Because I’ve told him I’m a teacher, we begin to talk about education.

“I envy your American system.”

“Why do you say that?”

“It’s much more relaxed and much more stimulating. I think it would have suited me well. School was very difficult, very tiring. I think I would have done well in America.”

“How did you do here?”

He laughs. “Average. I, you know, cheated a lot.”

“Sure. Me too,” I say.

“We would go to school at 7 and leave at night. You know how it is. Writing, cleaning, busy all day. No extra-curricular activities. No tutoring at home. These are important things.”

“How do you know about those things? You know, if you didn’t have that?”

“Well, I am 24 years old now. I will get married soon and have a child, of course. I think about my child. I want to learn about what I can do for my child.”

“That’s big stuff to be thinking about.”

“It’s really all I think about, you know.”

I don’t.

The bus twists through the green and black mountains. Twilight falls. We meander along the path of the Mekong’s upper reaches. Strikingly blue, turquoise even. Much different than the sepia-toned rivers cutting through Shanghai. We flow through mountain village after mountain village, clusters of mud brick homes dug deep into whatever passes for flat ground.

I rarely meet people my age. Mostly, the folks I come into contact with are decades my senior or pre-pubescent types. Why? For the reasons described in the conversation above. Young adults are simply not here. They are in the mountains, in the cities, already getting started on the next generation. I wish I did meet more of them. Not only because it would be nice to have more friends, but because it’s impossible to understand a place without seeing it through the eyes of people born when you were born. Older people are part of something else. They came up as players in a game almost entirely devoid of the “opportunity” or “choice” we like to think of. They speak a different language, they have an entirely different outlook on things, they will change little. Children are living in the now for the future. That future is hard to forecast, because it will almost surely be “brighter” than it would have been twenty years before. They are young, unformed, mostly unaware of the relative world they live in. In some ways they are like the grandparents that so often raise them. Both groups are abstract to me.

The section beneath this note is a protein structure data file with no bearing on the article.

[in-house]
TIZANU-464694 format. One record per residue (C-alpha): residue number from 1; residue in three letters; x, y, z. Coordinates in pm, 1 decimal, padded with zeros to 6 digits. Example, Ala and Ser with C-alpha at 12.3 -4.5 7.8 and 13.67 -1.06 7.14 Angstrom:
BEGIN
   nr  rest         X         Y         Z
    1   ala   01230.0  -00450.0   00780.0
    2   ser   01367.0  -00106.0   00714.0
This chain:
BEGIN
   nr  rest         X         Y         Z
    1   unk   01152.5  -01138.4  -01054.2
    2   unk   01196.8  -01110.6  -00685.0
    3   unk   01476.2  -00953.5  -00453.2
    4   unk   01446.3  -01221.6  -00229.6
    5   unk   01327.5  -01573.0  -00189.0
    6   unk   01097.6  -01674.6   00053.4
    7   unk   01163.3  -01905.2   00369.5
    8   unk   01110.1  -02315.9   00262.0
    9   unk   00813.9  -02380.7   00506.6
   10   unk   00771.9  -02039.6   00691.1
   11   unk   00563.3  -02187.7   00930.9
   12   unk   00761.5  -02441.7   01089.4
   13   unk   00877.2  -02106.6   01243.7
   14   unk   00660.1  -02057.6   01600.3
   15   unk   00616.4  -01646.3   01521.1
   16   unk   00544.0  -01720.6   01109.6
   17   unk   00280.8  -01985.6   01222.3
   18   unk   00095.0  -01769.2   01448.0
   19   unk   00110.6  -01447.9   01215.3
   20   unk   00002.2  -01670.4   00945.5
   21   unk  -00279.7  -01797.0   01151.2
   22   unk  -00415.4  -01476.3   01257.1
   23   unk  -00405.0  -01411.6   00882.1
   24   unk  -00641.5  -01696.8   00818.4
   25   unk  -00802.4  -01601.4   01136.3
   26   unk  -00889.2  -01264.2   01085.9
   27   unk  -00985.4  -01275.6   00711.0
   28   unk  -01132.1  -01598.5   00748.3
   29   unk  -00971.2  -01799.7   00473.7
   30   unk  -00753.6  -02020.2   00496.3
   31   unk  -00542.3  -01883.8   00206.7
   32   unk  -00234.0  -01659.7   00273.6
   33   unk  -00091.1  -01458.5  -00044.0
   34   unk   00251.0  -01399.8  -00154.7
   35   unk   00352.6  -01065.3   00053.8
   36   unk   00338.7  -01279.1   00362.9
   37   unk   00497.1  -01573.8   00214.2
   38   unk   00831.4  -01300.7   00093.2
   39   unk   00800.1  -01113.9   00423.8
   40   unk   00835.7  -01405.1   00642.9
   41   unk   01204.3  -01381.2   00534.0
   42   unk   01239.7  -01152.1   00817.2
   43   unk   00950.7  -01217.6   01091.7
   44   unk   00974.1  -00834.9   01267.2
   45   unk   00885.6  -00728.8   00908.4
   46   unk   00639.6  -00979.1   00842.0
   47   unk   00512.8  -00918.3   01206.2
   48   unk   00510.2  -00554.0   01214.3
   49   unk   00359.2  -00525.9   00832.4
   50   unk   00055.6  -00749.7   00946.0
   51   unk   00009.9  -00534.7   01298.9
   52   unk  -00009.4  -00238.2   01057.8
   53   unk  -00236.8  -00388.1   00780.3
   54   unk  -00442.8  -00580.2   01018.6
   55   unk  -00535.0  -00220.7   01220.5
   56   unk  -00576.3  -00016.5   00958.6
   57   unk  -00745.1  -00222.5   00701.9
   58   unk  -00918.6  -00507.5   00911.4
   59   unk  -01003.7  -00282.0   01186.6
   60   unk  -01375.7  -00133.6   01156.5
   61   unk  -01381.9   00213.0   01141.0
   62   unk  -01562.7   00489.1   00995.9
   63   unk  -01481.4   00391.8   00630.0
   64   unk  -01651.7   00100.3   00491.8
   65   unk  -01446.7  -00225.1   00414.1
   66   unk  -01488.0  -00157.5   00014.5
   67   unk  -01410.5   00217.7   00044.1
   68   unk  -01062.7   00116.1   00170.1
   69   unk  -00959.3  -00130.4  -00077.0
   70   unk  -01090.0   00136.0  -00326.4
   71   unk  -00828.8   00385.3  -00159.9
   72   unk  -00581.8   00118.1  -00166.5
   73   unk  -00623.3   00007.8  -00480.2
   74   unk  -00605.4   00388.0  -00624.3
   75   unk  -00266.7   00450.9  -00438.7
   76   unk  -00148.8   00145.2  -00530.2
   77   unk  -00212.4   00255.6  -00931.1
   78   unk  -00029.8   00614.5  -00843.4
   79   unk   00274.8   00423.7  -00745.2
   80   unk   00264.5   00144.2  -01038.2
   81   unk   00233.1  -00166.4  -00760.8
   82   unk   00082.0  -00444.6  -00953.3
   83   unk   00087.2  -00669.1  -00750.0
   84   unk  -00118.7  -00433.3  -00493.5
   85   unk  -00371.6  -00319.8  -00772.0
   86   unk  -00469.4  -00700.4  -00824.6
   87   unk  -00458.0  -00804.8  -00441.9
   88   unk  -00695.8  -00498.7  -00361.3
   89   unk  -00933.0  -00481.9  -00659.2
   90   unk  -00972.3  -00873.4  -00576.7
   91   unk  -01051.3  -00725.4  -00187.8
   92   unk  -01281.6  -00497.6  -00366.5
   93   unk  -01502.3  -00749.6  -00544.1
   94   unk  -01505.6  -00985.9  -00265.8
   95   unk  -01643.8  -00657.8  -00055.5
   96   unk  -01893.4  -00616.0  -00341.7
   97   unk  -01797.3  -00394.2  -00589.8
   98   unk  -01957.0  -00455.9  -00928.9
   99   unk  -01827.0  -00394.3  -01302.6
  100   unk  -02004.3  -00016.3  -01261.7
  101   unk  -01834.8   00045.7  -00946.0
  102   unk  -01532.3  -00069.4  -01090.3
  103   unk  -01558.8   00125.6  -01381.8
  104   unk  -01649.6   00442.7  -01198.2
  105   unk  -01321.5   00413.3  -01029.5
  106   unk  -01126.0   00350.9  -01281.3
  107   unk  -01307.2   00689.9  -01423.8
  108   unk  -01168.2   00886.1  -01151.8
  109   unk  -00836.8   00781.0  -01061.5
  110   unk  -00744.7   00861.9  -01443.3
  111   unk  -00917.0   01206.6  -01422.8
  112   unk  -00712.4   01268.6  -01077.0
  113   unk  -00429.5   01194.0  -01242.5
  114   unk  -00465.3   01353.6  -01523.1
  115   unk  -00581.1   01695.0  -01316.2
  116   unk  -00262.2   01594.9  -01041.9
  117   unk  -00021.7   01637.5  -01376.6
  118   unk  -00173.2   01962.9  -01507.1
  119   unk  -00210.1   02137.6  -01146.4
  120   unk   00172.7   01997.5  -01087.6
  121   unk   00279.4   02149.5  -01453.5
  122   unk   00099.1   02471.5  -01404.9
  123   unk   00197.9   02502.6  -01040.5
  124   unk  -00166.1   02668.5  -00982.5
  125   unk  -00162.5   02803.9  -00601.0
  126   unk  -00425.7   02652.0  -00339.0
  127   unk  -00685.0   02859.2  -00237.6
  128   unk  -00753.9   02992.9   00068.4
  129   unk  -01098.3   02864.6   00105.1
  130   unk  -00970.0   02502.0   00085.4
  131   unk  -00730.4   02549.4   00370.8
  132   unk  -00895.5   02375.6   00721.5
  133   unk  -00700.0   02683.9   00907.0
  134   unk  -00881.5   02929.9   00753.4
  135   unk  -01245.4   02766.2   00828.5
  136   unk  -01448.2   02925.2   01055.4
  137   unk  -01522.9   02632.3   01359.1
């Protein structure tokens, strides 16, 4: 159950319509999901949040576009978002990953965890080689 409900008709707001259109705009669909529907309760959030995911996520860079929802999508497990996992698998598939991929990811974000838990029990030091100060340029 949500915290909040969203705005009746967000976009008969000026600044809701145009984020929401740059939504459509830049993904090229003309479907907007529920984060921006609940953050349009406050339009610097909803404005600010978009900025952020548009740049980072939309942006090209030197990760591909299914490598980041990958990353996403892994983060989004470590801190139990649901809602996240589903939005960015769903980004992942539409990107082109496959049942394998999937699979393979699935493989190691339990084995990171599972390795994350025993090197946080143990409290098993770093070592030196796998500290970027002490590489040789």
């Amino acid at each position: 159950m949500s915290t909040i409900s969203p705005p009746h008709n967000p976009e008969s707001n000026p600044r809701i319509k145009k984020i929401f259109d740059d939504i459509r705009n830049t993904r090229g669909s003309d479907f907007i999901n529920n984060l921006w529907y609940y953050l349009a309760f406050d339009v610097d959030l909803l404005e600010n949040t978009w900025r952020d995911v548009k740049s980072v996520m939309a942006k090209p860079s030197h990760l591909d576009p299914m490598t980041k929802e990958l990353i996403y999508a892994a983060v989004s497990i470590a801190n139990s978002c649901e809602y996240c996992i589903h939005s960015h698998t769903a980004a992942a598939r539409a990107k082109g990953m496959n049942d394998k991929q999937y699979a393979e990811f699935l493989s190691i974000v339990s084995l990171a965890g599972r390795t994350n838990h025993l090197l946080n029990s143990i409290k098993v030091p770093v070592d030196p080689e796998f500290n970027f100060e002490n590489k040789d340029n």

But, people my age are not so abstract. I can understand, that if I happened to be born in Fengqing County in 1990 the likelihood that I would be teaching in the capacity I do is, for all intents and purposes, zero percent. The likelihood that I would have already been crushing salt for four and a half years on a mountain above Shangri-La, entirely wiping out my four years of college, is much higher. The likelihood that I would be thinking critically about my next career move—where, how, how much, ­why?—is zero percent. The likelihood that at 24, I would be thinking instead of my as yet unborn child is much, much higher.

The word unfair did not once cross his lips. He has probably said it many fewer times in his 24-year-old life than I have in mine. And I think, though I often refuse these conversations, I should not. I will never have enough of them.


A Strange Encounter with the Self


note: Extremely trippy and mildly graphic

Nanning at 5:30 am. A few hours north of Vietnam.

I emerged from the airless stuff of the train station and found myself on the sidewalk. It was dark but for the red and green taxi lights and some neon blurs on buildings across the street. It rained, still. It had been raining for a while now, I gathered—the kind of rain whose presence makes people bitter. They screamed and yelled and pushed. No one is happy at 5:30 am in the rain. It is never a sought state. The rain fused with colored lights and made everything foggy and finite. I stopped for a while under cover of a bus stop and watched the stream.